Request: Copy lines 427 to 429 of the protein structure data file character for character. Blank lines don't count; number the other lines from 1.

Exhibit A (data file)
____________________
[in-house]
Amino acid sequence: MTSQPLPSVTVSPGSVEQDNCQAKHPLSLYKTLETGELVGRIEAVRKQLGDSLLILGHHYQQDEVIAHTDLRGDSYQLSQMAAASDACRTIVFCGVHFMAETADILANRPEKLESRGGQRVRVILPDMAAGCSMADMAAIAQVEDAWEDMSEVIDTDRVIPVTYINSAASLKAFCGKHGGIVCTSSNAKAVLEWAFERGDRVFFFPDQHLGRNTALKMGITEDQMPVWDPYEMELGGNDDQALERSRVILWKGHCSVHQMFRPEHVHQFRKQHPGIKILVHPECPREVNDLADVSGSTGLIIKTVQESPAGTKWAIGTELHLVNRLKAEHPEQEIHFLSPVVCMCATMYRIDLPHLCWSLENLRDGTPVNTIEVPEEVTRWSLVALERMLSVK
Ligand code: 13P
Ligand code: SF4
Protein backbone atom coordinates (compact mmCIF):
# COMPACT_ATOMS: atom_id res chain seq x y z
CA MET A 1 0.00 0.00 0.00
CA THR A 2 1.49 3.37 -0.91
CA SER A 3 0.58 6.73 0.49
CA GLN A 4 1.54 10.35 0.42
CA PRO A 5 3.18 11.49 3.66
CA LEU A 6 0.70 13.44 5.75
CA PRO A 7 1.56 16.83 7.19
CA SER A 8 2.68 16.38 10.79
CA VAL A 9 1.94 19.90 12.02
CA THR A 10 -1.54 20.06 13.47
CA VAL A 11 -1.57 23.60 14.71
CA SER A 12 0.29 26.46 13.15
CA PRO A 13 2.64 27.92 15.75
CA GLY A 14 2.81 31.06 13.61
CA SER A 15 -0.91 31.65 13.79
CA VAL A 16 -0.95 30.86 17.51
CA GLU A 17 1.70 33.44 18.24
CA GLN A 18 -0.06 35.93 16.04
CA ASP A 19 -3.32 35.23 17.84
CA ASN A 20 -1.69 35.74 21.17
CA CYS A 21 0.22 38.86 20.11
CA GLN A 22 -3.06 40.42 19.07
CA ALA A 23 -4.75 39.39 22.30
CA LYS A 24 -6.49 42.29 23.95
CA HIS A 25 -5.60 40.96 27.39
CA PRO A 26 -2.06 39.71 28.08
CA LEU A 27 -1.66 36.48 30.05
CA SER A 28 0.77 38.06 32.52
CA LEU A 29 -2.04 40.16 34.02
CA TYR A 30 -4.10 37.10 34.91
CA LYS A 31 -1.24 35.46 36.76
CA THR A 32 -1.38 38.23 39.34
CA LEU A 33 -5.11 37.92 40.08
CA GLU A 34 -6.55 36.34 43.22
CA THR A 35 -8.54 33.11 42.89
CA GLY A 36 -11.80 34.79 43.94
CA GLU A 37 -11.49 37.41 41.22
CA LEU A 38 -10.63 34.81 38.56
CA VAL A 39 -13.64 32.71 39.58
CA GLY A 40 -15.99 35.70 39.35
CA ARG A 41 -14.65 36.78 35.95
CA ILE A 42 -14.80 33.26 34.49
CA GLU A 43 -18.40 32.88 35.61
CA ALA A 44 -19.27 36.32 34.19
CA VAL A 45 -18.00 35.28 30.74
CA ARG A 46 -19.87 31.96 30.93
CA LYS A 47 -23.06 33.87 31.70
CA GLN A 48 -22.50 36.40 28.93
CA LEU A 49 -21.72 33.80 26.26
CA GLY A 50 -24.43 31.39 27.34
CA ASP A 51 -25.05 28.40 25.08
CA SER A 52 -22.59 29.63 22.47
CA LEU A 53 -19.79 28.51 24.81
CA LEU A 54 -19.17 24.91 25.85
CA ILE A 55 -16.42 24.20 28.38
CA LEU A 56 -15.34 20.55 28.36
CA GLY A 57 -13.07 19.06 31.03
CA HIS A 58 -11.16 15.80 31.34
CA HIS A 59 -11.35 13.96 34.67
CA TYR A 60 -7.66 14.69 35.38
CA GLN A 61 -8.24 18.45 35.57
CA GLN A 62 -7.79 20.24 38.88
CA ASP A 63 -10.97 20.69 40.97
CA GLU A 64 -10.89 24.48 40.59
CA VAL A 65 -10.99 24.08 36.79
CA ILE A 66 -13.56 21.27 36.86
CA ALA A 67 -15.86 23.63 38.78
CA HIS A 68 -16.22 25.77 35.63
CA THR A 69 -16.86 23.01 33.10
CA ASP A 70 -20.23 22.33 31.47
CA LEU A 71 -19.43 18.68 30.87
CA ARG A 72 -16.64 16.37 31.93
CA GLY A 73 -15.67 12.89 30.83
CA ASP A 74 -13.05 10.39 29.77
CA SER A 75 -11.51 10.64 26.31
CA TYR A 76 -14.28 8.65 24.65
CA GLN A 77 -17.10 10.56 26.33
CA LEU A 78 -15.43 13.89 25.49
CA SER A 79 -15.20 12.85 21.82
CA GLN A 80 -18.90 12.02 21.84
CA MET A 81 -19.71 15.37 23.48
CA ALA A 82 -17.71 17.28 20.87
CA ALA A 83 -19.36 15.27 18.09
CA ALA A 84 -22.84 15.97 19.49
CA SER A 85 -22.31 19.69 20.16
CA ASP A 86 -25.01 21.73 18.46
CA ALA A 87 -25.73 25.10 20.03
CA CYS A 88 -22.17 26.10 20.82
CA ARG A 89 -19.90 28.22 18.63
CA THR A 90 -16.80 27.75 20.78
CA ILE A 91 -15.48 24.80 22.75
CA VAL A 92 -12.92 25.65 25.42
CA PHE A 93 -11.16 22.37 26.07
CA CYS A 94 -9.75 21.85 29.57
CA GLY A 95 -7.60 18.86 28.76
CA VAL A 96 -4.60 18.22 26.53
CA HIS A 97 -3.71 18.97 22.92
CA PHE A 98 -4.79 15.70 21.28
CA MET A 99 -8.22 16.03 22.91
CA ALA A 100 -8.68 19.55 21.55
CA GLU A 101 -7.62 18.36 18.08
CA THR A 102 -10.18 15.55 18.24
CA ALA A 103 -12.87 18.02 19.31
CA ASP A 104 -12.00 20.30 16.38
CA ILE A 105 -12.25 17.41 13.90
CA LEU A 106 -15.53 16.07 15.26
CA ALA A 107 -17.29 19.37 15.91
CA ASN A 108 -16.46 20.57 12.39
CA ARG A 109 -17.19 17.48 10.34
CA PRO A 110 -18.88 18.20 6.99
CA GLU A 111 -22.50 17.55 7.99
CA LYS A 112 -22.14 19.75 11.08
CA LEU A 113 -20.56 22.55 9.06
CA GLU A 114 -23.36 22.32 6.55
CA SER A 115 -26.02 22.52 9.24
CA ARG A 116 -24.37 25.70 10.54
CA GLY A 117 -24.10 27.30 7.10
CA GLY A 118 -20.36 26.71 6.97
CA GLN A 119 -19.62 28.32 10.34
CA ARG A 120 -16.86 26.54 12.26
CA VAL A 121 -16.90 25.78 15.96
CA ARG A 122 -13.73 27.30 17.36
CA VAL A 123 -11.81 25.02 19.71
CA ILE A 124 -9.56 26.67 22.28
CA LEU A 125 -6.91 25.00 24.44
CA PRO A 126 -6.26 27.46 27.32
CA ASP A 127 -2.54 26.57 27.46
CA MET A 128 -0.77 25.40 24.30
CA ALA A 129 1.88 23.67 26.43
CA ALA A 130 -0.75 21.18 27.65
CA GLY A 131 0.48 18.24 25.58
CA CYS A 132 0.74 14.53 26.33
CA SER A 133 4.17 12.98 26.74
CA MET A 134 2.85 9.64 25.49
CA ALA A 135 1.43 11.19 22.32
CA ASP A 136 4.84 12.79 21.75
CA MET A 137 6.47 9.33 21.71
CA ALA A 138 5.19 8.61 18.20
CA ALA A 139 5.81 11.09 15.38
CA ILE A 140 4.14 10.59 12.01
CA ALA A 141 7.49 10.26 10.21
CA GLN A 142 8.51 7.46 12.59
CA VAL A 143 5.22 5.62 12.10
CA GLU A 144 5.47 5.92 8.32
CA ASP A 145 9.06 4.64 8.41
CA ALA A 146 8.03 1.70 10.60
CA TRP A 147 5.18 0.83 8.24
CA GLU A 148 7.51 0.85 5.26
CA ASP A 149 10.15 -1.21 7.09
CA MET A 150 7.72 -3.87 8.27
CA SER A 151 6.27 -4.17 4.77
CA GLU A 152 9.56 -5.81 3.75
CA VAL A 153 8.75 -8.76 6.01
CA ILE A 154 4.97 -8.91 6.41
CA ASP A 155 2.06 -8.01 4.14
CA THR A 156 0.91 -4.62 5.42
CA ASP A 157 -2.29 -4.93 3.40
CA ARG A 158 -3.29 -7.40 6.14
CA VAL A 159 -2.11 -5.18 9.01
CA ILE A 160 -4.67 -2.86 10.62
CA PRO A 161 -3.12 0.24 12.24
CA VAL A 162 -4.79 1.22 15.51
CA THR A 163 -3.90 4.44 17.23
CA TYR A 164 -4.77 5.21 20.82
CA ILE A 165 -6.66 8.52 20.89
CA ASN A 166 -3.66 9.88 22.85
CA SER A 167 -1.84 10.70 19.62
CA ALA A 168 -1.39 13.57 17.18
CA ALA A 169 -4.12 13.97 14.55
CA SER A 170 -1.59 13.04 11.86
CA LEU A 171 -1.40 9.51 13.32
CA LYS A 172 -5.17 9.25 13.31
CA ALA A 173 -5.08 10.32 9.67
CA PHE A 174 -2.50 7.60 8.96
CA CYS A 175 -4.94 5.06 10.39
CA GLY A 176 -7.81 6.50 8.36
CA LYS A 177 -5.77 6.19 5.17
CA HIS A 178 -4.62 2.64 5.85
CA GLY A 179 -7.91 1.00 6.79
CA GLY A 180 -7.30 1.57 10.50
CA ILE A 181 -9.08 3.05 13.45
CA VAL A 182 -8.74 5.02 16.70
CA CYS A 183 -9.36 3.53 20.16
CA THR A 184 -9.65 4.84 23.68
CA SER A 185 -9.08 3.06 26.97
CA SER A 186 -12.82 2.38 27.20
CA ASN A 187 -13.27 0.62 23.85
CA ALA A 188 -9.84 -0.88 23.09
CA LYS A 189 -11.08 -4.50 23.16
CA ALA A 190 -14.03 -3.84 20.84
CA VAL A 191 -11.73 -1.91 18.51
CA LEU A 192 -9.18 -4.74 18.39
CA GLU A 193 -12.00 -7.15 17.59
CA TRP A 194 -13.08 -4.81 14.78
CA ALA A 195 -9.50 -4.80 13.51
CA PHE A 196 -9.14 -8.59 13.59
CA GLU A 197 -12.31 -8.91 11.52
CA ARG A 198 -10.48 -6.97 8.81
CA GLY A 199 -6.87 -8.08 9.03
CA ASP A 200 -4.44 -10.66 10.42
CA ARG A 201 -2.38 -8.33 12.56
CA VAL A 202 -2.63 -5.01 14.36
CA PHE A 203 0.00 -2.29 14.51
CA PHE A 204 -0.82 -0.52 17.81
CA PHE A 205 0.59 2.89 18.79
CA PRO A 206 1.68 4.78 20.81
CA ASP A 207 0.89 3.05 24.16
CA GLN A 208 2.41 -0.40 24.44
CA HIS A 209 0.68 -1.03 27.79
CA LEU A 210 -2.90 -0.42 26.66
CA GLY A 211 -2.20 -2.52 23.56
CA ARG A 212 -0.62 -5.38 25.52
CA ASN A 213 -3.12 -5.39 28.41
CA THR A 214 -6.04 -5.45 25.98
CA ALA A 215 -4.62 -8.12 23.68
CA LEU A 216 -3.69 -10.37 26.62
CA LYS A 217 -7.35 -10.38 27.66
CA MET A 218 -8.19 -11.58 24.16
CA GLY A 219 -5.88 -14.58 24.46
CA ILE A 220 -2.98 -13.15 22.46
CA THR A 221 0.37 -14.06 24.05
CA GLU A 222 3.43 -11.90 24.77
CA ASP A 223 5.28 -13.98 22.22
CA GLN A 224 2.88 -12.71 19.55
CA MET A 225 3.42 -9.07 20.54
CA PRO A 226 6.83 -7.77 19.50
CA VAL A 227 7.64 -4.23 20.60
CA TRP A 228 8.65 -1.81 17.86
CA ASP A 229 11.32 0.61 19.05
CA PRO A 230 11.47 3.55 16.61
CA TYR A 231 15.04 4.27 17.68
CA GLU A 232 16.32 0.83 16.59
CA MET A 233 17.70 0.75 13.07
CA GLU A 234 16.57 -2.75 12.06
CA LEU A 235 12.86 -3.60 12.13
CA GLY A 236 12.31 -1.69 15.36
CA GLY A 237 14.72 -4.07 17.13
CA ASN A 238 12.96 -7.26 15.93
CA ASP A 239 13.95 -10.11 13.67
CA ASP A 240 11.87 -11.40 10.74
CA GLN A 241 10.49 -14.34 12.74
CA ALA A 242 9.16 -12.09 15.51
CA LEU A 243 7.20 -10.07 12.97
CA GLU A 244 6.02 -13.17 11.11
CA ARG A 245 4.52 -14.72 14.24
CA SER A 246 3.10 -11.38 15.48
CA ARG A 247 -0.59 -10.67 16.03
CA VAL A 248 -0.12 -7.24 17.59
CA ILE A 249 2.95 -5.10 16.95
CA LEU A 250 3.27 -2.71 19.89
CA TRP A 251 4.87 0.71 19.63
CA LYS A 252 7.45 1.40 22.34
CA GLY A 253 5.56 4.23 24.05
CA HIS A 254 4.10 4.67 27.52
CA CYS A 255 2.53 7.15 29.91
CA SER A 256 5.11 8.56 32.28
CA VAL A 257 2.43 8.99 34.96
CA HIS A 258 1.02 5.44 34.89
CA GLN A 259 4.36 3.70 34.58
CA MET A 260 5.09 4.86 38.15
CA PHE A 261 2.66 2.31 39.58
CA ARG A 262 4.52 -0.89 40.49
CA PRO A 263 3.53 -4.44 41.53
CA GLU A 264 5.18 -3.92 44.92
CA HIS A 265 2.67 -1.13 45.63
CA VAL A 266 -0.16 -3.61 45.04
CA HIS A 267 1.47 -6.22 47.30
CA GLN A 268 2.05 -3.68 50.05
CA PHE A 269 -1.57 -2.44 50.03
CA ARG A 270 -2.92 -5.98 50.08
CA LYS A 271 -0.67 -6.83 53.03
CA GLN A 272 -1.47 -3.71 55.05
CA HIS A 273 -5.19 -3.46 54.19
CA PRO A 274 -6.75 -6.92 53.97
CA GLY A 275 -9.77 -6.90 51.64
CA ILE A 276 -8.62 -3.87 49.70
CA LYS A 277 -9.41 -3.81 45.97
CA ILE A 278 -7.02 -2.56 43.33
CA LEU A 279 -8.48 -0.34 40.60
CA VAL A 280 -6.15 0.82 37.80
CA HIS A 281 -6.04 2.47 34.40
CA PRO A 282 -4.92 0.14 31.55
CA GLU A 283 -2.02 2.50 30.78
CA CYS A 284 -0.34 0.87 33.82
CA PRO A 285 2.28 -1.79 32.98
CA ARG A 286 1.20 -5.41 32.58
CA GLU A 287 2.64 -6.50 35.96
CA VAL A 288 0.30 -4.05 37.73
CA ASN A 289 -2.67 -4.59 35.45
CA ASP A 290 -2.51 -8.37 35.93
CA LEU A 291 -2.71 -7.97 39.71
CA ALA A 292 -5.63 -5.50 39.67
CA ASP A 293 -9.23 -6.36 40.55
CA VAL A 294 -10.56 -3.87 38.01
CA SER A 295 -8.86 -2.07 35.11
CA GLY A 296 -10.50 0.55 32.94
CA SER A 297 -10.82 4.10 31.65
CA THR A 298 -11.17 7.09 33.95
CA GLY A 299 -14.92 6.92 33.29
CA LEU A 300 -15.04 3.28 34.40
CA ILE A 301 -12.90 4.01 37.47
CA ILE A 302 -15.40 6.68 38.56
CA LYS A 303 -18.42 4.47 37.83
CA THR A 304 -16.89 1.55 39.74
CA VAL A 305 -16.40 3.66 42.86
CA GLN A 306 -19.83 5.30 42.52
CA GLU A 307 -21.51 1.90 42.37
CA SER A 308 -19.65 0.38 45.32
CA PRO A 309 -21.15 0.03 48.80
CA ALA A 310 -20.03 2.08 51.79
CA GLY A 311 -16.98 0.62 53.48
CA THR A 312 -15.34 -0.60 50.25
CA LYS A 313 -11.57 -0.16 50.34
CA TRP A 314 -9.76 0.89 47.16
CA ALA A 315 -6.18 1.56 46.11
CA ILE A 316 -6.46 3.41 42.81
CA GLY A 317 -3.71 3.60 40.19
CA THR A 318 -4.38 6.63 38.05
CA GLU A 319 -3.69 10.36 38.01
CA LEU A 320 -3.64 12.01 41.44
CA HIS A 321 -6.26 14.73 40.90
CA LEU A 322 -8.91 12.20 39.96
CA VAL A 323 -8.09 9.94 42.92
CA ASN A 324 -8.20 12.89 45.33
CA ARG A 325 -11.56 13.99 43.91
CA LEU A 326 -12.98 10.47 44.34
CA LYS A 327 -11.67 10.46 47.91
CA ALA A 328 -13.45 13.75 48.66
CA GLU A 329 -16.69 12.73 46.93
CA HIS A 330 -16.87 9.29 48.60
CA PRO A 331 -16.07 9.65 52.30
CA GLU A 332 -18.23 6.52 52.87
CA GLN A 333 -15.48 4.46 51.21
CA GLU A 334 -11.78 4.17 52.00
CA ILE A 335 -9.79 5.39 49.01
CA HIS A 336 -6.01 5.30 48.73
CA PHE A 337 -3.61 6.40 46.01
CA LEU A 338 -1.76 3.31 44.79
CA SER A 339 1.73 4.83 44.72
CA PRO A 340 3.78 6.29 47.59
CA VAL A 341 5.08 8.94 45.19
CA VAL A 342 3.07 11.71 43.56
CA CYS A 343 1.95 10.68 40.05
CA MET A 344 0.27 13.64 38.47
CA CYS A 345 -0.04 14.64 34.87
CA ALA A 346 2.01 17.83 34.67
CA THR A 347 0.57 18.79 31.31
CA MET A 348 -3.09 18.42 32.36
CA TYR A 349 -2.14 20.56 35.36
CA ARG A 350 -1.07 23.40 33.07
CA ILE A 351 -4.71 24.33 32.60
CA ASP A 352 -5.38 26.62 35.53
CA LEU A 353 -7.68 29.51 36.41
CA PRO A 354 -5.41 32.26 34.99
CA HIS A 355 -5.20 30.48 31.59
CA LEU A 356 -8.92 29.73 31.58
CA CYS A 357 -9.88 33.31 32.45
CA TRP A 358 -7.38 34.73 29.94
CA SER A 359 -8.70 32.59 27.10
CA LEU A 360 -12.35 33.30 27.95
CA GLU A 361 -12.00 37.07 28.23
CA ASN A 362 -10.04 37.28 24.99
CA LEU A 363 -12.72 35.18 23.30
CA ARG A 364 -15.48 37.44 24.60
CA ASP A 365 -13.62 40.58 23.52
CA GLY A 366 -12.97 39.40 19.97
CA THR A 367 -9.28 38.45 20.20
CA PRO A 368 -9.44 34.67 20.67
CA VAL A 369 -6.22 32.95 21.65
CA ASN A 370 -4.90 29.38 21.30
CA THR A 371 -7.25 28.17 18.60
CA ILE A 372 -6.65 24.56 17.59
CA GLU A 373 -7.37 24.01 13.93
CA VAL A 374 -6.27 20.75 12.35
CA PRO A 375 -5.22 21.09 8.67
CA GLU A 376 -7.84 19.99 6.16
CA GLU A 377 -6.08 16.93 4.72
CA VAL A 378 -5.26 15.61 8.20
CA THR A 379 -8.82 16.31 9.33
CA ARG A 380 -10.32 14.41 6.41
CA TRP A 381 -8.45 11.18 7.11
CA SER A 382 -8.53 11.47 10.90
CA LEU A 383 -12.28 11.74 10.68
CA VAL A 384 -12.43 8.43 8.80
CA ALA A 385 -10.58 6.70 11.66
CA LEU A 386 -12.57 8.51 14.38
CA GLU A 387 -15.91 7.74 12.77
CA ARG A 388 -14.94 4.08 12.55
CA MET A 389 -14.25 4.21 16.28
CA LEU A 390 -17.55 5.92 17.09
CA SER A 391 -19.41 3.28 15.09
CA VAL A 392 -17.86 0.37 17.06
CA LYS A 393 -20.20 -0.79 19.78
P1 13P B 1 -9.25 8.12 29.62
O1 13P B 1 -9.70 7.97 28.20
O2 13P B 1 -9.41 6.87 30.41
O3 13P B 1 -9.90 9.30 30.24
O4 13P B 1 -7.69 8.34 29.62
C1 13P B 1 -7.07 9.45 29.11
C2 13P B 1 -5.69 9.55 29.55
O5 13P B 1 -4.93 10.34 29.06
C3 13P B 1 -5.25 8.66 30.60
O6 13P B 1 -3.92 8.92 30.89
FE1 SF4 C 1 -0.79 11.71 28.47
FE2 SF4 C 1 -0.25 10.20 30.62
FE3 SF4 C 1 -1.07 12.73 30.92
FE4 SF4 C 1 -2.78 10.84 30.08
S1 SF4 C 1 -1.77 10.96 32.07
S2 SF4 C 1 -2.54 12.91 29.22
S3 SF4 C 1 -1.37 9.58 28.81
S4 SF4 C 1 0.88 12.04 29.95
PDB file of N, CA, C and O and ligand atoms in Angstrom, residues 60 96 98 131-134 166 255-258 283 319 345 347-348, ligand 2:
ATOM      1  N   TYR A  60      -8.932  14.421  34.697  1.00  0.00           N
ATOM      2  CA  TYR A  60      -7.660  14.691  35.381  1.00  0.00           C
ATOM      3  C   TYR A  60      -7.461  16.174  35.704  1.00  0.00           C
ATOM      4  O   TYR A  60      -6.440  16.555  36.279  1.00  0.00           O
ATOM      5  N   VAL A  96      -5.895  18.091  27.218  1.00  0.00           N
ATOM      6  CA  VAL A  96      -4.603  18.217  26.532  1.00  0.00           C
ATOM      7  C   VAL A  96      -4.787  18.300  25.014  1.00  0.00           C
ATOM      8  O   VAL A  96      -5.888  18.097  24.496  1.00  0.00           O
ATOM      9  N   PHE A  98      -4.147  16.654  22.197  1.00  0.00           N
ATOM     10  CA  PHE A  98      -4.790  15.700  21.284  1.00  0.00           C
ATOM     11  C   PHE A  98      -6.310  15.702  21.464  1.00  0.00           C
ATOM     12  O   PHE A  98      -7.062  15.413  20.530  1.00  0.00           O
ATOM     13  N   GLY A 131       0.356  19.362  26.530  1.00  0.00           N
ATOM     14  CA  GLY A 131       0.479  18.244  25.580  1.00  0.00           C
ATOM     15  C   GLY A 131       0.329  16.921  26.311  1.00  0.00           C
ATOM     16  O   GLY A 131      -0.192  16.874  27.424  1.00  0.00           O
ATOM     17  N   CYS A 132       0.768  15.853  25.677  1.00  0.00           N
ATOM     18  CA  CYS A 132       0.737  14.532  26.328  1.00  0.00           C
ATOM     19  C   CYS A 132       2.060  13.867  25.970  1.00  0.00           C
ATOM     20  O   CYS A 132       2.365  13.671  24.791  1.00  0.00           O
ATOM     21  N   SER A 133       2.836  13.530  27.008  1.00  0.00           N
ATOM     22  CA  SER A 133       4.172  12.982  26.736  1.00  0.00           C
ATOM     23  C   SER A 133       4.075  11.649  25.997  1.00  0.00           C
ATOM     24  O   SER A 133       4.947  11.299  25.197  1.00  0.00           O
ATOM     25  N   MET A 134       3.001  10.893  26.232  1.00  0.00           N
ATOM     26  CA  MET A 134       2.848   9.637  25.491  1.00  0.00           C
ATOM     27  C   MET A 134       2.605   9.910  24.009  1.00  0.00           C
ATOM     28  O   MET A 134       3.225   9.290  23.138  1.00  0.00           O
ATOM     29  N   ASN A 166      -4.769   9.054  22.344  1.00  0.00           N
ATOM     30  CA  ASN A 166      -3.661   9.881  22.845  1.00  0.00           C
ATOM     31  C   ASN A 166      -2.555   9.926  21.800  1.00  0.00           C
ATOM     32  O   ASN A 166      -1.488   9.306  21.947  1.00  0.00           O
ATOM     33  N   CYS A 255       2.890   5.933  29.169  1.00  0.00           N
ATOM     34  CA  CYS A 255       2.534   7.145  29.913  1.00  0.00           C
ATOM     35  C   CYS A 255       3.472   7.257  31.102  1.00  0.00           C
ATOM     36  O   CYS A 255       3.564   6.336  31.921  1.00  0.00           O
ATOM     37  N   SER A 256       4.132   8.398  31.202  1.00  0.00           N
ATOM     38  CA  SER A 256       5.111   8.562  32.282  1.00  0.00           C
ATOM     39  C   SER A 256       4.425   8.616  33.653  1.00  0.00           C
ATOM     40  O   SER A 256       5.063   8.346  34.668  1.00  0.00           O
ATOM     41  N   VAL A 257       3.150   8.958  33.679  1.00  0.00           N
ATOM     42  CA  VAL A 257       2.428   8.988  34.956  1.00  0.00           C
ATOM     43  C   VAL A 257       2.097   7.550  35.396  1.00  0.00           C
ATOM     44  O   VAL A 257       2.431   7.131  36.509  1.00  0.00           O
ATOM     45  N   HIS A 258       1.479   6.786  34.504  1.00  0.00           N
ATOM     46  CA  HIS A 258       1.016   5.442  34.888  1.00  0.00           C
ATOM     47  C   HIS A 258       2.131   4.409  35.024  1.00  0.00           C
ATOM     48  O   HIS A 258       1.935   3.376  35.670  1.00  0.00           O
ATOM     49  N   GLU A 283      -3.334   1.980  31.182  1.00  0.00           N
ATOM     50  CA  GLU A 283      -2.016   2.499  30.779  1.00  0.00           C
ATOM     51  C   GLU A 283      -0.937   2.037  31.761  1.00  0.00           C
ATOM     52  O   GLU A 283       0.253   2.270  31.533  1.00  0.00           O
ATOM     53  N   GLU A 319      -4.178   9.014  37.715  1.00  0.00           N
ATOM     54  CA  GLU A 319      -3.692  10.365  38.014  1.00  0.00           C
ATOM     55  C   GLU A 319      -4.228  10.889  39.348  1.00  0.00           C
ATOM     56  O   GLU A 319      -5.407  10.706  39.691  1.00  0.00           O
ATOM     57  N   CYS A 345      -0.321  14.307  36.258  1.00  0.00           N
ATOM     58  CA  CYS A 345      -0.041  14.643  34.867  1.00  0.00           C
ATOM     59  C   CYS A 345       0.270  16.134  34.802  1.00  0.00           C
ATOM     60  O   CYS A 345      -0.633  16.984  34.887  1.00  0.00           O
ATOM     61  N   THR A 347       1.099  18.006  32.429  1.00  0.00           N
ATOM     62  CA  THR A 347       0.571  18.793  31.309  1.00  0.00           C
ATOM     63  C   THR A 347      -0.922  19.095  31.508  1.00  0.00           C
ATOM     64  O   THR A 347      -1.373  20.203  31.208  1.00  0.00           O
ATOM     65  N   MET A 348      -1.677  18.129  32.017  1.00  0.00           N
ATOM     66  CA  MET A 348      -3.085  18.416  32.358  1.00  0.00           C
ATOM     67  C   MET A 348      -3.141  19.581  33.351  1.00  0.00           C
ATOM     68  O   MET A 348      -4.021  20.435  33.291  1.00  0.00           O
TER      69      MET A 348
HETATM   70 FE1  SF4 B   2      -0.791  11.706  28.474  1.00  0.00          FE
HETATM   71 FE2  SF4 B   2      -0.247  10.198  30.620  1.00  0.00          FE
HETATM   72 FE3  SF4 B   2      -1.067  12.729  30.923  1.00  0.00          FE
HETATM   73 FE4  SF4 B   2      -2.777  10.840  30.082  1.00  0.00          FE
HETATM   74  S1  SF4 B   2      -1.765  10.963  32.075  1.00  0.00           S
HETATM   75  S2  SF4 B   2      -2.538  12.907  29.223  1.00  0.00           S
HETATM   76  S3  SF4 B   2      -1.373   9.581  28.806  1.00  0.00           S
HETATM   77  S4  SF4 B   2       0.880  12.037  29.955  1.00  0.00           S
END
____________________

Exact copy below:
ATOM      9  N   PHE A  98      -4.147  16.654  22.197  1.00  0.00           N
ATOM     10  CA  PHE A  98      -4.790  15.700  21.284  1.00  0.00           C
ATOM     11  C   PHE A  98      -6.310  15.702  21.464  1.00  0.00           C